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Magazine       "Oasis"
Year
No. 20 (20) December 2005
No. 19 (19) December 2005
No. 18 (18) November 2005
№ 17 (17) November 2005
No. 16 (16) October 2005
№ 15 (15) October 2005
No. 14 (14) September 2005
No. 13 (13) September 2005
12 (12) August 2005
11 (11) August 2005
No. 10 (10) July 2005
No. 9 (9) July 2005
No. 8 (8) June 2005
No. 7 (7) June 2005
No 6 (6) May 2005
No 5 (5) May 2005
No. 4 (4) April 2005
No. 3 (3) April 2005
No 2 (2) March 2005
No 1 (1) March 2005
THE AUTHORS
Subscribe
on       journal [PDF]:
Oleg Panfilov,
project Manager,
panfilov[at]cjes.ru

Dmitry Alyaev,
chief editor,
alyaev[at]cjes.ru

Roman Zyuzin,
webmaster,
webmaster [at] cjes.ru

Adil Dzhalilov,
Kazakhstan,
adild[at]list.ru

a diamond stylus,
Kyrgyzstan,
citizen2005[at]yandex.ru

Nargis Zokirova,
Tajikistan
zokirova77 [at] mail.ru

Representative Names
in Uzbekistan and Turkmenistan
not disclosed

Lyudmila Burenkova,
technical editor,
lyuda [at] cjes.ru

Elena Dorokhova,
design,
inwork[at]frw.ru
"Slave" traffic
Abdusatar Dyikanbayev
According to the International Organization for Migration (IOM), approximately 4,000 citizens of the Kyrgyz Republic are sold into slavery annually. Men are often sold to Kazakhstan, Russia and Ukraine to work on construction sites, agricultural plantations and farms, and young women are sent to brothels in Germany, Greece, Cyprus, China, the United Arab Emirates, Syria, Turkey and South Korea. Recently, according to the NGO "Girlfriend" has become a popular route in the direction of western China. Very often, even ten-year-old girls become the subject of sex trafficking, especially from remote mountain villages. Sex trade brings much more profit than other types of modern slave trade.

Recently, a new type of traffic from Kyrgyzstan has emerged - obtaining refugee status in Western European countries. This is what the young woman said, who categorically refused to give her name: “I have long wanted to leave the country, for which I appealed to a travel agency, where I was told that I needed $ 700 to buy a ticket and issue the necessary documents. A young couple with a young son were supposed to fly with me. We were to be met at the Prague airport and transported to a refugee camp. On the way, we had to “lose” the documents in order to stay there and get refugee status. ”

According to IOM, only the German Embassy in the Kyrgyz Republic opens up to 14,000 visas. It is noteworthy that more than 30% of applicants for a Schengen visa are women. At the end of February 2005, a government scandal broke out in Germany, which has not ceased until now. Representatives of the Green Party accused the German Foreign Ministry of illegally issuing Schengen visas. In Kyrgyzstan, the main target of charges of aiding the modern slave trade were travel companies, which, according to IOM experts, “may become involuntary links in the slave trade chain.”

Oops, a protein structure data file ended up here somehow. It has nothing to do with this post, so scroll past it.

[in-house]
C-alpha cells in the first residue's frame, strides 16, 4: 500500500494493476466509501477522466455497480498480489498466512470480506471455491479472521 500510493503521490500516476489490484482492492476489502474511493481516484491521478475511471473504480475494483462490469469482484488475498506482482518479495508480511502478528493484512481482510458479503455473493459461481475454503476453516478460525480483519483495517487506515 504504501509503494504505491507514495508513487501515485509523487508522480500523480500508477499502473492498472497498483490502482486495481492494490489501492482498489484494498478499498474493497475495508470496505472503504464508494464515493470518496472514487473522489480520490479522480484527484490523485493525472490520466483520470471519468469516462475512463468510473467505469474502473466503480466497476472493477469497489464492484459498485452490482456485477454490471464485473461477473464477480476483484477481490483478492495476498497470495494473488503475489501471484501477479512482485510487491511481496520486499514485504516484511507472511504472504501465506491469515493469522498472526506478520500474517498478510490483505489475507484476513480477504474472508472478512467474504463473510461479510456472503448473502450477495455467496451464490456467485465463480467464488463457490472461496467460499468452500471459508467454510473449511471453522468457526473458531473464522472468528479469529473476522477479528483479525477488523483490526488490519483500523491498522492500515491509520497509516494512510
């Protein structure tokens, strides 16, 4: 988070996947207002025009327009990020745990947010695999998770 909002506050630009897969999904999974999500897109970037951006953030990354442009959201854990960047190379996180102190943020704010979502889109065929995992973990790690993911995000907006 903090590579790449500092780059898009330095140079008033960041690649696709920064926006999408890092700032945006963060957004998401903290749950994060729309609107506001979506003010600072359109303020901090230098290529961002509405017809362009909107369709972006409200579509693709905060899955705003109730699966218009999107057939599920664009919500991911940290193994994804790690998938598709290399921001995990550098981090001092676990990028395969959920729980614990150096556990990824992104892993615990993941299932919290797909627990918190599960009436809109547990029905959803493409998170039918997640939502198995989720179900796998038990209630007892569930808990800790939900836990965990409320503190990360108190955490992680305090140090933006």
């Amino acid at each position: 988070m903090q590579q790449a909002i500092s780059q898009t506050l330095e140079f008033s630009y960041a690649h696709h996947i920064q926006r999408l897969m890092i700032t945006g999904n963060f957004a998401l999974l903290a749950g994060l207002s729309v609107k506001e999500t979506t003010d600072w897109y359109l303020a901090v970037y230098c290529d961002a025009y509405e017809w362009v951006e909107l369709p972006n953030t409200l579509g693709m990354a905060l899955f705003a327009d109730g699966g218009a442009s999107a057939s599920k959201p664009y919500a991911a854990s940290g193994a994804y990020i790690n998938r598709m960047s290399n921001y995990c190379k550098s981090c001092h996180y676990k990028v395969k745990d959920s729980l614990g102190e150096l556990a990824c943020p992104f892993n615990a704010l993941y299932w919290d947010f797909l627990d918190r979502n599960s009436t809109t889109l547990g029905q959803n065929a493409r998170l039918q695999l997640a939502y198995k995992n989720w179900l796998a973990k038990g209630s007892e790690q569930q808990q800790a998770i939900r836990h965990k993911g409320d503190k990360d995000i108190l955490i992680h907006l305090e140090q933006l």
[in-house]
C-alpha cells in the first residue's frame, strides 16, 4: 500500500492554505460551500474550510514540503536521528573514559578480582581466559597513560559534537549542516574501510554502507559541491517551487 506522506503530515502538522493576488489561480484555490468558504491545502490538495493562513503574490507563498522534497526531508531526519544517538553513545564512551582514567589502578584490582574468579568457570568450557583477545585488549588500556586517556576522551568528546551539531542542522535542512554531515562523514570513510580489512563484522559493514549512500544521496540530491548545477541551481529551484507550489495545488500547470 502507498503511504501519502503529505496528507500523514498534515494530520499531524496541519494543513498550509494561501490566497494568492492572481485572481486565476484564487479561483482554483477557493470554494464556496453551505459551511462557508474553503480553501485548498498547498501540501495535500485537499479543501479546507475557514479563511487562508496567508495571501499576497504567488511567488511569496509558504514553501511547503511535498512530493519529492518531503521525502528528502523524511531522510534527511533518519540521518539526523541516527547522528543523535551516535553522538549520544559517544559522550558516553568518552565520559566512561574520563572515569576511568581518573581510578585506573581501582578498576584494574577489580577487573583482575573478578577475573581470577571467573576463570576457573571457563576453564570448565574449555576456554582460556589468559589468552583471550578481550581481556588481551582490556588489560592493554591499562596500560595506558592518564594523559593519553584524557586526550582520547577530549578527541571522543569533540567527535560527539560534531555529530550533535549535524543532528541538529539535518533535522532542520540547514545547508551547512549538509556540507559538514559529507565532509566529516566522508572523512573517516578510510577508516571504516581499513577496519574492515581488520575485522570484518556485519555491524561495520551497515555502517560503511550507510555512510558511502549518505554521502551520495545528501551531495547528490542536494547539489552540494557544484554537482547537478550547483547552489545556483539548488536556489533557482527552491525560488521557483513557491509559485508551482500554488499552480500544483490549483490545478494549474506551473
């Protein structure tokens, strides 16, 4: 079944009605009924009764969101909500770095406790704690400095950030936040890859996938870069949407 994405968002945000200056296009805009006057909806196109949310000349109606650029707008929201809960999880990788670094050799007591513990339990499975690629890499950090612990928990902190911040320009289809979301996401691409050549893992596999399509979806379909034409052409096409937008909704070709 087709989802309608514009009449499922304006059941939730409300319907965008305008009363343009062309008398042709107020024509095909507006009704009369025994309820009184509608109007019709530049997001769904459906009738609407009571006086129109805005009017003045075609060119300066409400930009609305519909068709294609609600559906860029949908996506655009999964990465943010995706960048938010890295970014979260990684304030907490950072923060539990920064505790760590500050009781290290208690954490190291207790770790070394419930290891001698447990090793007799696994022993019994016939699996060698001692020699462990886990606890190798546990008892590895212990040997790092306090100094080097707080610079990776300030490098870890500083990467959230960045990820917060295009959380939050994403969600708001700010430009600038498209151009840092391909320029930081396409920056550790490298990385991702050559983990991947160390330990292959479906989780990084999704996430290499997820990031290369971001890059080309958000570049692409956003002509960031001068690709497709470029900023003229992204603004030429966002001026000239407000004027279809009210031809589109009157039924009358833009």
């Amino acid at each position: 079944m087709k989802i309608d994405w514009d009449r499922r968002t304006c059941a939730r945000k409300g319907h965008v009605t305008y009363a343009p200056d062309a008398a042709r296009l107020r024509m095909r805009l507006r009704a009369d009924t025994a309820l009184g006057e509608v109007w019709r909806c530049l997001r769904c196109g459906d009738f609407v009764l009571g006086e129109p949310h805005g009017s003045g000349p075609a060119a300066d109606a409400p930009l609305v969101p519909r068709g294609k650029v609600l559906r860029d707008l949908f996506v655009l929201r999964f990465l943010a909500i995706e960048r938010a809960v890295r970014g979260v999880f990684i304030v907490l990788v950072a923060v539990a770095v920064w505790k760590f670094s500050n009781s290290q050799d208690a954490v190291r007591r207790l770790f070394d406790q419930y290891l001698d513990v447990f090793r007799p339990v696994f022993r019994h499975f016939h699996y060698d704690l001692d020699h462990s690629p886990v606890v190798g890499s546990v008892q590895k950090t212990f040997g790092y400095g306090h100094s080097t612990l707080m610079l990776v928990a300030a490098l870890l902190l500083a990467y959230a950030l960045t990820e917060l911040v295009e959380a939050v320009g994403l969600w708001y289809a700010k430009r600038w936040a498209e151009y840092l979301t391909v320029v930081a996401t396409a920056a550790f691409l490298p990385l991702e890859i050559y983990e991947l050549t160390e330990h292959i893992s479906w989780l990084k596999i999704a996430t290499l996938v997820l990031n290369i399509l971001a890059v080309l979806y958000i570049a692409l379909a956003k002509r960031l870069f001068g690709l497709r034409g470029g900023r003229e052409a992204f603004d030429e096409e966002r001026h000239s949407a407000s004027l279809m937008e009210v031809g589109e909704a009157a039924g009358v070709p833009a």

According to official data, the number of women who left Kyrgyzstan in 1999 was more than 8,000, more than 2/3 of them left for the CIS countries, and the rest - in foreign countries. It is extremely difficult to compile a complete and real picture, since the sex industry is the most profitable structure in the modern slave trade system and the most carefully concealed, as representatives of the police and customs, border guards, and visa departments in embassies are involved in it. If, however, some fact of the slave trade becomes public, then, according to Elmira Shishkaraeva, Winrock International’s program manager - “traffic victims are turned from witnesses to accused of illegally crossing the border, forging documents, and violations of registration conditions”. The whole struggle against the modern slave trade is carried out exclusively at the level of detention of traffic victims, and not its customers.

As Natalia Shumskaya, an expert on traffic issues, told us: “The authorities of the Gulf countries are extremely difficult and reluctant to make contact, categorically believing that all this is solely a problem of those countries where you come from a woman.” Shishkareva also says that “many Kyrgyz police officers believe that if someone became a slave, it was because he was guilty of something.”

The Fergana feature of the modern slave trade is the existence of so-called slave markets in the Jalalabat and Batken regions. Here, near the interstate borders are citizens of Uzbekistan and Tajikistan in anticipation of work. The vast majority of people standing along the roads, at any time of the year, are women of all ages and children. Mostly they are hired to work for someone in the house or for agricultural work. For the whole day, they can earn from 25 to 50 US cents, but there are cases when people only work for food and clothing. Often hired at the time of weddings and other lush family celebrations, when you need to serve up to 500 people per day. Naturally, the whole work is completely manual, without the help of household appliances.

The local branch of IOM is one of the ways to solve the problem, considering the introduction of changes to the current Criminal and Administrative Code of the Kyrgyz Republic. Especially in the part where there is a process of licensing the tourism business.

In the meantime, the first and only case of bringing to justice those involved in human trafficking was recorded in October 2003, when the young man was sentenced to five years in prison for involvement in the modern slave trade.
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